“The government comes, has a look and goes back to their air-conditioned office”: Miriam Charlie. Residents in the four town camps - Mara, Yanyula, Garawa 1, and Garawa 2 - face overcrowding, insecure tenancy, water contamination, and failing health hardware. The recently released Town Camps Review classifies 34 per cent of Borroloola houses in “very poor” condition, and another 25 per cent in “poor” condition.
Helen Ester led by example, her belief in social justice and equal rights for all people never wavering while she kept kicking against the pricks to the very end. Her affiliations were with those consigned to the margins: working-class men and women, immigrants and refugees, and especially Indigenous peoples, who she considered her greatest educators and mentors. We champion you now, Vale Helen.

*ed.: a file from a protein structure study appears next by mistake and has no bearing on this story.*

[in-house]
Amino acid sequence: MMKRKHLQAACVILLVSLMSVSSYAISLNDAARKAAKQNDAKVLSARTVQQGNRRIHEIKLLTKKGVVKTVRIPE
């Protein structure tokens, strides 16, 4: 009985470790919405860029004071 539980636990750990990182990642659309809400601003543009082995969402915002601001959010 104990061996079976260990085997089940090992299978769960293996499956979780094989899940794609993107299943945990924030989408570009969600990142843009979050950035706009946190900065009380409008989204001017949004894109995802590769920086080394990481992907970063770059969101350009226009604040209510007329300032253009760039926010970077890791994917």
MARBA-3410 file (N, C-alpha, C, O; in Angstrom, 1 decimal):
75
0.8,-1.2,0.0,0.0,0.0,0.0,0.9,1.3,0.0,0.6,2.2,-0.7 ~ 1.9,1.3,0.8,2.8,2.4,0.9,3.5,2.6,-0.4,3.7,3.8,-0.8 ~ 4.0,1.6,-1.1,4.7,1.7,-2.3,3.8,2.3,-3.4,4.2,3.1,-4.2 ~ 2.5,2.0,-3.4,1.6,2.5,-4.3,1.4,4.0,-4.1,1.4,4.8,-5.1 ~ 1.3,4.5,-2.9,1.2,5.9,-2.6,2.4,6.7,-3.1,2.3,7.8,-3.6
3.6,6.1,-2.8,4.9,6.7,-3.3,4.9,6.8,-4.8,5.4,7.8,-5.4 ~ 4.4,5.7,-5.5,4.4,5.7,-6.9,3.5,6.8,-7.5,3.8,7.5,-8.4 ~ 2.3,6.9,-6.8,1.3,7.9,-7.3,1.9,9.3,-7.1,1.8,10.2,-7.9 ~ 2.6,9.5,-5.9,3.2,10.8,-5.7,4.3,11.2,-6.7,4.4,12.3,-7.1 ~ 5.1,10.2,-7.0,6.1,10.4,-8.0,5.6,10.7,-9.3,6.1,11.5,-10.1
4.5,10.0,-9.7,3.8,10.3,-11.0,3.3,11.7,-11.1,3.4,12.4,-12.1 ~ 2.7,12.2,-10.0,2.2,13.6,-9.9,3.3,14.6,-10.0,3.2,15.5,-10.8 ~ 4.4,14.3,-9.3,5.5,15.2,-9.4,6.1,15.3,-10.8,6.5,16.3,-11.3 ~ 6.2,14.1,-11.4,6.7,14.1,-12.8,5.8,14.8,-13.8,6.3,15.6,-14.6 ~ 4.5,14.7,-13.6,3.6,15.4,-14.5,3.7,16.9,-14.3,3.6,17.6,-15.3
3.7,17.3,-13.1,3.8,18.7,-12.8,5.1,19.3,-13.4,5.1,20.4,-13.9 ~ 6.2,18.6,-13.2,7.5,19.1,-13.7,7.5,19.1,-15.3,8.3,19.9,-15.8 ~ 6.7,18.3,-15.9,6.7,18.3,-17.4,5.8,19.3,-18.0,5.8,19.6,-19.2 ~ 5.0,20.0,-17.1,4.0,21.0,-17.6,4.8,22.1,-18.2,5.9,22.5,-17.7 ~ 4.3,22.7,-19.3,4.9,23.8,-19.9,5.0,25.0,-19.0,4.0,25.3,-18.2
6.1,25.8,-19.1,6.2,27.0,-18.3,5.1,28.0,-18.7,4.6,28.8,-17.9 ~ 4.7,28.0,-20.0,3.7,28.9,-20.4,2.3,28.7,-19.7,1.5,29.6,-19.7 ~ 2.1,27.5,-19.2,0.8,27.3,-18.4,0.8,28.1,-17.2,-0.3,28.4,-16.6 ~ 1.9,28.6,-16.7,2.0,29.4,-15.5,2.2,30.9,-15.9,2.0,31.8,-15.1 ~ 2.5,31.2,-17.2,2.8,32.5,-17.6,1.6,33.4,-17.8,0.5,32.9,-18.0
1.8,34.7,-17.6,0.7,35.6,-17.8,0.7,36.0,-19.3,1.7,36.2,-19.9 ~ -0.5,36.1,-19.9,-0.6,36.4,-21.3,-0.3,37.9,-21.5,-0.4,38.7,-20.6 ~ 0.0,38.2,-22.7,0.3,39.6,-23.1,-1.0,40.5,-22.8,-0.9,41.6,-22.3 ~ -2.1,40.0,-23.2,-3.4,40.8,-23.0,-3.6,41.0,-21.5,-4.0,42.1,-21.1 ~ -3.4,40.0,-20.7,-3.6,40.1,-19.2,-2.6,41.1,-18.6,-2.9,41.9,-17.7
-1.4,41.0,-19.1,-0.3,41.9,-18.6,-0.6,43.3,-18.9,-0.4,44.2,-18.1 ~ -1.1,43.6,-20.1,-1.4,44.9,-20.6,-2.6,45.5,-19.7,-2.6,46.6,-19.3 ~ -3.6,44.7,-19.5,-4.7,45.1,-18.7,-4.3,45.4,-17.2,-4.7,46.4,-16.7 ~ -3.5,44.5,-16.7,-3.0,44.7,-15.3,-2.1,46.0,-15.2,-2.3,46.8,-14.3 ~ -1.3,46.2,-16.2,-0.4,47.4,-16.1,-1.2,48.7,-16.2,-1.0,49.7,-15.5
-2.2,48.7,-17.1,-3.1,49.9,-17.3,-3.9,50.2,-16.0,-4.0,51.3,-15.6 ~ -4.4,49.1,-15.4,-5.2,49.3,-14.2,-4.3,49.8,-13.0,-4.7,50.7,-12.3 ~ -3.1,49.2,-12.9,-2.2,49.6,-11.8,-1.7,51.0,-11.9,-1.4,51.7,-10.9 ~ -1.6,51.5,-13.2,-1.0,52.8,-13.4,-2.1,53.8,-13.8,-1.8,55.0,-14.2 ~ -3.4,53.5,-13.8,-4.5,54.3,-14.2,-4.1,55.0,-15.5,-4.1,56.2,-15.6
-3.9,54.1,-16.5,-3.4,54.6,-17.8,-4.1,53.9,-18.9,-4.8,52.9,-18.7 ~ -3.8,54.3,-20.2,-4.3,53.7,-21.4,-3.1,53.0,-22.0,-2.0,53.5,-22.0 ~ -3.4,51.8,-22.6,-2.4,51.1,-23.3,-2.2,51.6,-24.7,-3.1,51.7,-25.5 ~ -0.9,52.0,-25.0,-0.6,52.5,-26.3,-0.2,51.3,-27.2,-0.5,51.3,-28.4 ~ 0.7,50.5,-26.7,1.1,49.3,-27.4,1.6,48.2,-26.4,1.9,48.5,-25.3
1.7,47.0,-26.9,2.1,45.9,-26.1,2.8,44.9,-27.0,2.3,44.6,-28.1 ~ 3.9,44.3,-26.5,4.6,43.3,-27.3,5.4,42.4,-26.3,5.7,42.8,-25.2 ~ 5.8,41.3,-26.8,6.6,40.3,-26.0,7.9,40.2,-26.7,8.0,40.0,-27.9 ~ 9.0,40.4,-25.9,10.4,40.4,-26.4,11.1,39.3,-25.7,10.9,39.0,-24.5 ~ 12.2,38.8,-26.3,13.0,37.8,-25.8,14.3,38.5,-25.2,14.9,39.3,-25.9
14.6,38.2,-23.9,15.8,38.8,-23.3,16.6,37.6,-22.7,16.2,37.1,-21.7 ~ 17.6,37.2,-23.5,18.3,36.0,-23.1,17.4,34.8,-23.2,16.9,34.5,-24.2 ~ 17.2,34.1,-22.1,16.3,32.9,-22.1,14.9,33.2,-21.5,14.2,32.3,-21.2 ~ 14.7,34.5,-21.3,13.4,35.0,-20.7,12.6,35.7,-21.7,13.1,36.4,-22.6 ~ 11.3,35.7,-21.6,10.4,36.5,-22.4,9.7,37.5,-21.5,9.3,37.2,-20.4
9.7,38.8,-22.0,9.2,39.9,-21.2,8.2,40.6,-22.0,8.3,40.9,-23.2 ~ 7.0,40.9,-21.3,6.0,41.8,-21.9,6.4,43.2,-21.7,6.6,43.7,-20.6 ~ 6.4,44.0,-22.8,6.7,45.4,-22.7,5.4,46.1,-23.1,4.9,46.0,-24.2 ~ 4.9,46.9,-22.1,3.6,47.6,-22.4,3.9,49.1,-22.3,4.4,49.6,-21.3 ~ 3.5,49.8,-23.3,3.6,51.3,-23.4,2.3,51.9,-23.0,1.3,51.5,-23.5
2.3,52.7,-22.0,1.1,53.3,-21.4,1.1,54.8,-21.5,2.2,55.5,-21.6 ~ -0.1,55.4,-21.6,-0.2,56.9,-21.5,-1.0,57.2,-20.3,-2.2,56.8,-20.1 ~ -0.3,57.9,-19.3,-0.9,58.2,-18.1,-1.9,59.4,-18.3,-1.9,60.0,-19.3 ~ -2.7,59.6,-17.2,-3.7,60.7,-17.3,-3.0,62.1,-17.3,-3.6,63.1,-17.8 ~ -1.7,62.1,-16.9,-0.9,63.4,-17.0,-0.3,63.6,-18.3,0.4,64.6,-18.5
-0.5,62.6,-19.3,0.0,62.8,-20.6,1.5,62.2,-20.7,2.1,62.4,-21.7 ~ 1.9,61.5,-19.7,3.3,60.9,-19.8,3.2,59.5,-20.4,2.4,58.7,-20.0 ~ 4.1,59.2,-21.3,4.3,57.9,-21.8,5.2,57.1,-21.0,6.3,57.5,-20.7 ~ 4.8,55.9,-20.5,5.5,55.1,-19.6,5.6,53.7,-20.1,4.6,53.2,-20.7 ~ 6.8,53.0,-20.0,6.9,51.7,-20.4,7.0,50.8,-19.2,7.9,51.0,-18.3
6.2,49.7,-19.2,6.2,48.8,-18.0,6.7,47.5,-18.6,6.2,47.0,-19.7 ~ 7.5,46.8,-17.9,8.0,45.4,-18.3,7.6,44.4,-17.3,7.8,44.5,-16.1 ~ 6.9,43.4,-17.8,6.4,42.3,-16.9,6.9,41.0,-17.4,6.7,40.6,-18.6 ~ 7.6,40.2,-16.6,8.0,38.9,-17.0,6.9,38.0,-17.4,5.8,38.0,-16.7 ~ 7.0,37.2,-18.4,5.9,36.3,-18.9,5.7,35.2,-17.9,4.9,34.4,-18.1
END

Child sex abuse is only one aspect of child protection. General child neglect and associated social dysfunction was the underlying problem which could have, and should have been focussed on by Mr Howard and Mr Brough. By using paedophilia as the emotive hook for their PR campaign, they indiscriminately and irresponsibly labelled the male population in remote Territory communities as predators of the worst kind. That was the second, again almost immediate, negative impact of the Intervention declaration.
Despite poverty and marginalisation, there was a spirit of defiance and pride amongst the Elliott mob. The slogan from the previous year’s anti-bicentennial – ‘we have survived’ – had continuing resonance. There was respect for the endurance and fortitude of the many former stockmen who lived in the town. Through their skill and discipline they had earned a limited degree of autonomy, despite working for white bosses, and they had managed to maintain culture and ceremony under difficult conditions.